How to turn an asteroid into a new land for mankind in 12 years? Dr. Jensen explains
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Article by: Andacs Robert Eugen, on 08 August 2023, at 10:58 am PDT
If you are interested in researching space habitats, turning an asteroid into a rotating space habitat might significantly use your time. The idea of transforming an asteroid into a space habitat and making it habitable has been around for a while, but it has received little attention due to technological limitations. However, David W. Jensen, a retired Technical Fellow at Rockwell Collins, recently released a 65-page paper on the arXiv preprint server detailing an easy-to-understand, relatively inexpensive, and feasible plan to turn an asteroid into a space habitat.
Dr. Jensen's report breaks down the discussion into three main categories: asteroid selection, habitat style selection, and mission strategy. Asteroid selection involves identifying the best candidate based on its composition, proximity to Earth, and size. After thoroughly selecting, Dr. Jensen chose Atira, an S-type asteroid with a 4.8 km diameter and its orbiting moon. Although Atira is not the closest potential asteroid, its stable orbit in the "Goldilocks zone" of our solar system would help stabilize the internal temperature of the habitat, it would eventually become.
Dr. Jensen considers four types of space station habitats - "dumbbell," sphere, cylinder, and torus.
The author discusses the concept of a torus as an ideal habitat and delves into calculations related to station mass, supporting the inner wall, and floor space allocation. However, the main question remains: how do we construct such a massive structure?
According to Dr. Jensen, self-replicating robots are the answer. The report's third section outlines a plan to utilize spider robots and a base station that can replicate themselves. The importance of only sending the most advanced technical components from Earth and using materials from the asteroid to build everything else is emphasized, from rock grinders to solar panels. While the plan seems theoretically coherent and sensible, the claims seem almost impossible.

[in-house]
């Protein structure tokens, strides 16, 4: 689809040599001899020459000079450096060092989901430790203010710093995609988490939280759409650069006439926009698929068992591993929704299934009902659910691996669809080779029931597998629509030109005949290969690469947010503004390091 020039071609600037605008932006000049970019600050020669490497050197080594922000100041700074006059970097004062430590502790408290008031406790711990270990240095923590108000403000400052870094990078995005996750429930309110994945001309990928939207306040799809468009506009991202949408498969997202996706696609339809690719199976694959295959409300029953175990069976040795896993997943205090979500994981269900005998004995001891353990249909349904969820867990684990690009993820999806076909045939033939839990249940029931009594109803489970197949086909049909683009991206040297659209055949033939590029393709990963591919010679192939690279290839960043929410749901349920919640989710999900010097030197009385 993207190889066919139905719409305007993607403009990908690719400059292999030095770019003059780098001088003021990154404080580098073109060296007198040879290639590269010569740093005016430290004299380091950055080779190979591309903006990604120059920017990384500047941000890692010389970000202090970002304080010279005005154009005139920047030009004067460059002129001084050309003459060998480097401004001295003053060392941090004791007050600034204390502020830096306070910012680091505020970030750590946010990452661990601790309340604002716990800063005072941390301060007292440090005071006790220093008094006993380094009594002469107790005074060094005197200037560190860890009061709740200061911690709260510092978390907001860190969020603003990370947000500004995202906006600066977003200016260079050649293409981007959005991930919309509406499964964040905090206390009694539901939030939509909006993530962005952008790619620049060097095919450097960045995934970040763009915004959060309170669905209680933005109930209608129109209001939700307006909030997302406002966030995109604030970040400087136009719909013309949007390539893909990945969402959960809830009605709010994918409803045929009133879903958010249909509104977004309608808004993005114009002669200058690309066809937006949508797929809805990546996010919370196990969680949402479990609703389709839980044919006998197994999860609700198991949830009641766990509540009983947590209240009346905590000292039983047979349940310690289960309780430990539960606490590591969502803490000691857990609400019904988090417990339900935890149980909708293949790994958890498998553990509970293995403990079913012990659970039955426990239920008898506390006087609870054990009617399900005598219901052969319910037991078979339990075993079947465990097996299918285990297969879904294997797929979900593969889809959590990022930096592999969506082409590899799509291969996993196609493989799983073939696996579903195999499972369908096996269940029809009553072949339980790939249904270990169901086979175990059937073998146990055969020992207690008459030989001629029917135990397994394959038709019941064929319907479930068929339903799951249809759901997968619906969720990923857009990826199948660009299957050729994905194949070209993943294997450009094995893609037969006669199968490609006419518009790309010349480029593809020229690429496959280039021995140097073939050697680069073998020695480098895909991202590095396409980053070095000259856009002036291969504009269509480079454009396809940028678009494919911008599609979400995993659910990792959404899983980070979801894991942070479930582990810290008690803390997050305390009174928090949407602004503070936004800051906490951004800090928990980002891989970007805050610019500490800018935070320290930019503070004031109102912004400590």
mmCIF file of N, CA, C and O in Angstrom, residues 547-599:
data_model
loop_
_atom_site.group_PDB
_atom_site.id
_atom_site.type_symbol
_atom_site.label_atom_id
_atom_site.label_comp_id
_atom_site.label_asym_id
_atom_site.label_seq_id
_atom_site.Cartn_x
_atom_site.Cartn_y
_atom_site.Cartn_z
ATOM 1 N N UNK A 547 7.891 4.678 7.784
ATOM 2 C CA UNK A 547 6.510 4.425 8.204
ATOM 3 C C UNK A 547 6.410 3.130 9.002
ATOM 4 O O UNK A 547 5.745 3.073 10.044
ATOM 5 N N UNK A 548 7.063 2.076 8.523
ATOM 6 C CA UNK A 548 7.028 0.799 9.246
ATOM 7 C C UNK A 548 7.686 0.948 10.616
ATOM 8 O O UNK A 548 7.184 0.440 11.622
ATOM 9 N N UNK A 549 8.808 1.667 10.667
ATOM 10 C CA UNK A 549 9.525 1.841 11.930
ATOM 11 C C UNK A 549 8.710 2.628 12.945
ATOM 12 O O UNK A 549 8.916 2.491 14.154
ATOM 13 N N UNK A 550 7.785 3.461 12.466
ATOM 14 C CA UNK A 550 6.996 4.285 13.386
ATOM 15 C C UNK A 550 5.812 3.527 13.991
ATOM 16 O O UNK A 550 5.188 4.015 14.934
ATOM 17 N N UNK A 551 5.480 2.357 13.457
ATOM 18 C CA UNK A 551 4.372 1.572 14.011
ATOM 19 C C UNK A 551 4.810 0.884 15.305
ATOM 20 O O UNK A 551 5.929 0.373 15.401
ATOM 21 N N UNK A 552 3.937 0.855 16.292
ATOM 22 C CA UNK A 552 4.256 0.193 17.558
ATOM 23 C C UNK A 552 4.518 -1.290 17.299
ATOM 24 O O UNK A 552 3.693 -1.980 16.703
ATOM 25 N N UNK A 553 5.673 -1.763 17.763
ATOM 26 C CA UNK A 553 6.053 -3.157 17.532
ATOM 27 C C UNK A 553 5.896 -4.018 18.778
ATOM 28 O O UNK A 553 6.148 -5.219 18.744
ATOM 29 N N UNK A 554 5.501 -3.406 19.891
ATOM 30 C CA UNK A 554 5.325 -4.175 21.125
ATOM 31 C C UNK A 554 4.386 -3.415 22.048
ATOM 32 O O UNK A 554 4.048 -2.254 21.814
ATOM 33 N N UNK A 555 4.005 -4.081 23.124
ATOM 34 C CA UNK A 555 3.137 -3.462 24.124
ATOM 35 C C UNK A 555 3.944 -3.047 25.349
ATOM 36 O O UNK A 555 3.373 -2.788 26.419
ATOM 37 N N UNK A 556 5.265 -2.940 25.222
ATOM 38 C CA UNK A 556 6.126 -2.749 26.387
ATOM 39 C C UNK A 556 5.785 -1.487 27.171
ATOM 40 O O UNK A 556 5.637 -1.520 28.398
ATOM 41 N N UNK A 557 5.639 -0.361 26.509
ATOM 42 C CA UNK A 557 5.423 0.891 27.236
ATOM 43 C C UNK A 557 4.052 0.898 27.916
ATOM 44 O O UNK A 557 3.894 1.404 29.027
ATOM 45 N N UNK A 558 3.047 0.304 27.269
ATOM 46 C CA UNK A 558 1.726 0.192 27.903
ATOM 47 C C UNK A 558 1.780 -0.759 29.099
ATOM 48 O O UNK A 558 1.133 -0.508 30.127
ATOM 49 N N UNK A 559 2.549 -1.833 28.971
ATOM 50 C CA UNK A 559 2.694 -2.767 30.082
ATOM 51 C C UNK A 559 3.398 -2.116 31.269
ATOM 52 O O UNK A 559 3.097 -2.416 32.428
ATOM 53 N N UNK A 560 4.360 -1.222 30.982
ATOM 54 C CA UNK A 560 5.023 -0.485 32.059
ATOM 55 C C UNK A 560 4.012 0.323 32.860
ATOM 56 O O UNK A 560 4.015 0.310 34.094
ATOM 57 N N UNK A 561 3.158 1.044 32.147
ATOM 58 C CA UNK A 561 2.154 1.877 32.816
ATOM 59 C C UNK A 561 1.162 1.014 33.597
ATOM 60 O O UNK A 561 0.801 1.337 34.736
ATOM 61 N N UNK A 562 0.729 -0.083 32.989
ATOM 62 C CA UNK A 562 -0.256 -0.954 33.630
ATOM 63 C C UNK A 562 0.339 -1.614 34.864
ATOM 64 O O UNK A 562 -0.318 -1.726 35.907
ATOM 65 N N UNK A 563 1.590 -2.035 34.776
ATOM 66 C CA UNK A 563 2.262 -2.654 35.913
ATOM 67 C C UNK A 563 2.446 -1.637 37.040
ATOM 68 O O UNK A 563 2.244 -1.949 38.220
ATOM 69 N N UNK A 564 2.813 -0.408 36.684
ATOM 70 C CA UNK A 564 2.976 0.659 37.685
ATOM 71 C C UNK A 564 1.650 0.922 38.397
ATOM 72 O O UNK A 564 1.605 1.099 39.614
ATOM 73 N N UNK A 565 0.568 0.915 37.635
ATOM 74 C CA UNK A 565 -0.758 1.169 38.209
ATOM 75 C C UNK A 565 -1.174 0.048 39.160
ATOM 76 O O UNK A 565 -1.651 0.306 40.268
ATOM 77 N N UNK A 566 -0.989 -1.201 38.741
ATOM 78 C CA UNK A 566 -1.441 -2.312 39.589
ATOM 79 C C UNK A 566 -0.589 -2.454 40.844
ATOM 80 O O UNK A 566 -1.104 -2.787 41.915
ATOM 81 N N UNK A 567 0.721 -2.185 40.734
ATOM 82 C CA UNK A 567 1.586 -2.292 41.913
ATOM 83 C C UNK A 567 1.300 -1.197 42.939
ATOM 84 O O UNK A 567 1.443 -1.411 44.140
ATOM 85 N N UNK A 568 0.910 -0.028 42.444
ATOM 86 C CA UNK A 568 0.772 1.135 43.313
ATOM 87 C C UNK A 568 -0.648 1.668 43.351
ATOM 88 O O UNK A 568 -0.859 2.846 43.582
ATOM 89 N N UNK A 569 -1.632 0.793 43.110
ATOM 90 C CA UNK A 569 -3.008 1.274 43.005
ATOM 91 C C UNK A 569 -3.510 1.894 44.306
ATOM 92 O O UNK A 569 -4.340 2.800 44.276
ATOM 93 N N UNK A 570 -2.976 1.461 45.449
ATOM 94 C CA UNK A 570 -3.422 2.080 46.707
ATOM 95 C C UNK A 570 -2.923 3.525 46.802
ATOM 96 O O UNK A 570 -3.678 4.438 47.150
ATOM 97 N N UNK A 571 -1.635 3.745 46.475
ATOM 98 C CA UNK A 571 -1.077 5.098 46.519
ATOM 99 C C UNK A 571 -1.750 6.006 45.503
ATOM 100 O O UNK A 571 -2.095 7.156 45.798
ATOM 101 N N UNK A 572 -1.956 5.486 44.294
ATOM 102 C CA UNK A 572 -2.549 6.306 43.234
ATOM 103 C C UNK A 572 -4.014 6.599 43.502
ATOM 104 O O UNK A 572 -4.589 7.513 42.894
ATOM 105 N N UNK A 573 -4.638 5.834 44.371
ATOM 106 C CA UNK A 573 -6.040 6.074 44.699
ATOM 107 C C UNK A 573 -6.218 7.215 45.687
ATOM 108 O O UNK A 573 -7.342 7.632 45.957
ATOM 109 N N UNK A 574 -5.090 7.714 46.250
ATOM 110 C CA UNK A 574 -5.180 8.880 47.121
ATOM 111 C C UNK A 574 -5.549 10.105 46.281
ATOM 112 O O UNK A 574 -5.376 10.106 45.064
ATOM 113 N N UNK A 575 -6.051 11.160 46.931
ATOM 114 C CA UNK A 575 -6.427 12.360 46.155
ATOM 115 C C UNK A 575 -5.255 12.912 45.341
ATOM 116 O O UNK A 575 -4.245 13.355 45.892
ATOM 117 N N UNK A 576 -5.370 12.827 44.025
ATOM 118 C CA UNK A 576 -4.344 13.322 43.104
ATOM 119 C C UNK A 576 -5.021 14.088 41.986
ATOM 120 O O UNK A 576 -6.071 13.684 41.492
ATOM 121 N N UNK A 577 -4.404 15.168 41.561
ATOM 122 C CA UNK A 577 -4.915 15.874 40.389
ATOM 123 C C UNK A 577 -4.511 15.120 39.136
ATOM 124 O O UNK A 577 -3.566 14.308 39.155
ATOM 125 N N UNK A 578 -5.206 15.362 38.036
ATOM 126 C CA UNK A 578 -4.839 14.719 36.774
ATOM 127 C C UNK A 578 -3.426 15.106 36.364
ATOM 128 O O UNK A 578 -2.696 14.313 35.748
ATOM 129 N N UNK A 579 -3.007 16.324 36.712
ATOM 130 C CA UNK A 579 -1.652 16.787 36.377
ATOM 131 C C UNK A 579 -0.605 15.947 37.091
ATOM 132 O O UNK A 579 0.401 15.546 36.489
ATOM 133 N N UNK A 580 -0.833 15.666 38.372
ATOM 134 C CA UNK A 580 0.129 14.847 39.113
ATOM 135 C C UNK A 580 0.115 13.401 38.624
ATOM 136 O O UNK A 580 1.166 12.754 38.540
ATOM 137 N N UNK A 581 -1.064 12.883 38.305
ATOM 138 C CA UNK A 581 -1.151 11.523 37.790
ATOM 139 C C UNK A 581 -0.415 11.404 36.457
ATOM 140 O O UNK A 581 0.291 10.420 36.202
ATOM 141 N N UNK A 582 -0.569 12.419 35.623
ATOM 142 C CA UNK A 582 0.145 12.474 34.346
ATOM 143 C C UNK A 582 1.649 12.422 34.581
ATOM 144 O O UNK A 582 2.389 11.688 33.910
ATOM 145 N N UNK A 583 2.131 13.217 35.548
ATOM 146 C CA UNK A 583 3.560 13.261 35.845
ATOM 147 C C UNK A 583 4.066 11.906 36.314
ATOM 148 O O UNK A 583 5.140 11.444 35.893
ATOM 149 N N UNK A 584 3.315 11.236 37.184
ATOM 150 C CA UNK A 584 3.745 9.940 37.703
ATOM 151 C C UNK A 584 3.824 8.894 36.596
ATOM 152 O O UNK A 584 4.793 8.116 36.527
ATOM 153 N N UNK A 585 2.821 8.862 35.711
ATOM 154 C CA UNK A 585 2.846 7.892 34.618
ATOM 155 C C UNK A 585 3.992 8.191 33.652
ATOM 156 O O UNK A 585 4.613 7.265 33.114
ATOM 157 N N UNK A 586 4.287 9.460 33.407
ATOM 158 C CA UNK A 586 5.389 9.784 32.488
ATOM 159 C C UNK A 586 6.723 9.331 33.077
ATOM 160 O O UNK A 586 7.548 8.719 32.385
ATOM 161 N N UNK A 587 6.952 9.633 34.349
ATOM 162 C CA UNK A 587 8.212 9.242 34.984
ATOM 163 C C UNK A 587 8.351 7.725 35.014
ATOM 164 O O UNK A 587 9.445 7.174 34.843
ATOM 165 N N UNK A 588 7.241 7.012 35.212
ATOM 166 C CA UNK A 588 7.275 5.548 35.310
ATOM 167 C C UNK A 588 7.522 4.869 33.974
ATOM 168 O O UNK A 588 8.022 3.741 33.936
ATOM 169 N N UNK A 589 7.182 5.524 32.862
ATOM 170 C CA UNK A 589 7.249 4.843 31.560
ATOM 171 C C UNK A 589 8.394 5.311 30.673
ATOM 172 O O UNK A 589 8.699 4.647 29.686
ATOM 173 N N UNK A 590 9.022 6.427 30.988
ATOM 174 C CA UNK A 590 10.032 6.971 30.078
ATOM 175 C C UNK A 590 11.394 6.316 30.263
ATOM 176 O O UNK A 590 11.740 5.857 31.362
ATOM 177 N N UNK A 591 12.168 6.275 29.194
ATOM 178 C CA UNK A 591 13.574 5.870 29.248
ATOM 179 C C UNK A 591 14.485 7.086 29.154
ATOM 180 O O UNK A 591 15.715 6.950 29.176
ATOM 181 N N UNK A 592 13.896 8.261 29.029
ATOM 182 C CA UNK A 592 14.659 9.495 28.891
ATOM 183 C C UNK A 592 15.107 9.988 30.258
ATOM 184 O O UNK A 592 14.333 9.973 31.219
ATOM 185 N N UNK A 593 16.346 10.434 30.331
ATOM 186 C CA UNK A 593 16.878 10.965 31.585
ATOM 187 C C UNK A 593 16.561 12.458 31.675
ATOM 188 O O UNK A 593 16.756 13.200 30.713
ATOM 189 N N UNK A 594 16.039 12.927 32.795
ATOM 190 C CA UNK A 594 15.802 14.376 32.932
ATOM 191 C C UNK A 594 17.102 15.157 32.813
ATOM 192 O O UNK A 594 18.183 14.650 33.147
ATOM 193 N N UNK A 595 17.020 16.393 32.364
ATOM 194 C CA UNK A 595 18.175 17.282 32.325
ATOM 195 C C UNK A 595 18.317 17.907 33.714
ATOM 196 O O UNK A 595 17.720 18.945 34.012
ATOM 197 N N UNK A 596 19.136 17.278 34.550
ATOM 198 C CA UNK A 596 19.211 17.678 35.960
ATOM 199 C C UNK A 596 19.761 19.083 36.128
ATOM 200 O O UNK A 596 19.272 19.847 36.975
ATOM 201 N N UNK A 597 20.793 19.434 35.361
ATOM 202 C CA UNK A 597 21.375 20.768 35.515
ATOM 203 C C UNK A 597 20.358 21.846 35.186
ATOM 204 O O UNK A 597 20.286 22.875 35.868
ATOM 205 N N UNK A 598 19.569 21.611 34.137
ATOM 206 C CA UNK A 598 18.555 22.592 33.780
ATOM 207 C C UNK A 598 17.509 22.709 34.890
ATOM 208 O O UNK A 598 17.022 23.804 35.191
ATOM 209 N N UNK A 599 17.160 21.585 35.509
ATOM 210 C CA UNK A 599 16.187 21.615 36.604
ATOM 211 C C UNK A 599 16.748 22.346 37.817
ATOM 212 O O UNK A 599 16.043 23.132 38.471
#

Dr. Jensen suggests that a "seed" capsule containing four spider robots, the base station, and enough advanced electronics to build 3,000 more spider robots could be sent for only around 8.6 metric tons. This weight is well below the capacity of even a modern-day Falcon Heavy. Once the capsule reaches the asteroid, no further input from Earth would be necessary, at least in theory.
The cost and time estimates are even more impressive. Dr. Jensen estimates that the entire program would cost only $4.1 billion, a far cry from the $93 billion NASA plans to spend on the Apollo program. Furthermore, the space habitat that would be created would provide 1 billion square meters of land that did not exist before, at a total cost of $4.10 per square meter. Dr. Jensen also believes the construction project could be completed in as little as 12 years. However, filling the habitat with air and water and regulating its temperature would probably take longer.
These costs and timelines are well within the personal wealth levels of billionaires interested in space exploration, such as Jeff Bezos and Elon Musk. If Dr. Jensen's ideas are even partially feasible, with further technical development, the next billionaire space competition could be to build the world's first artificial gravity space habitat, which would be quite a spectacle.
The paper has been published here.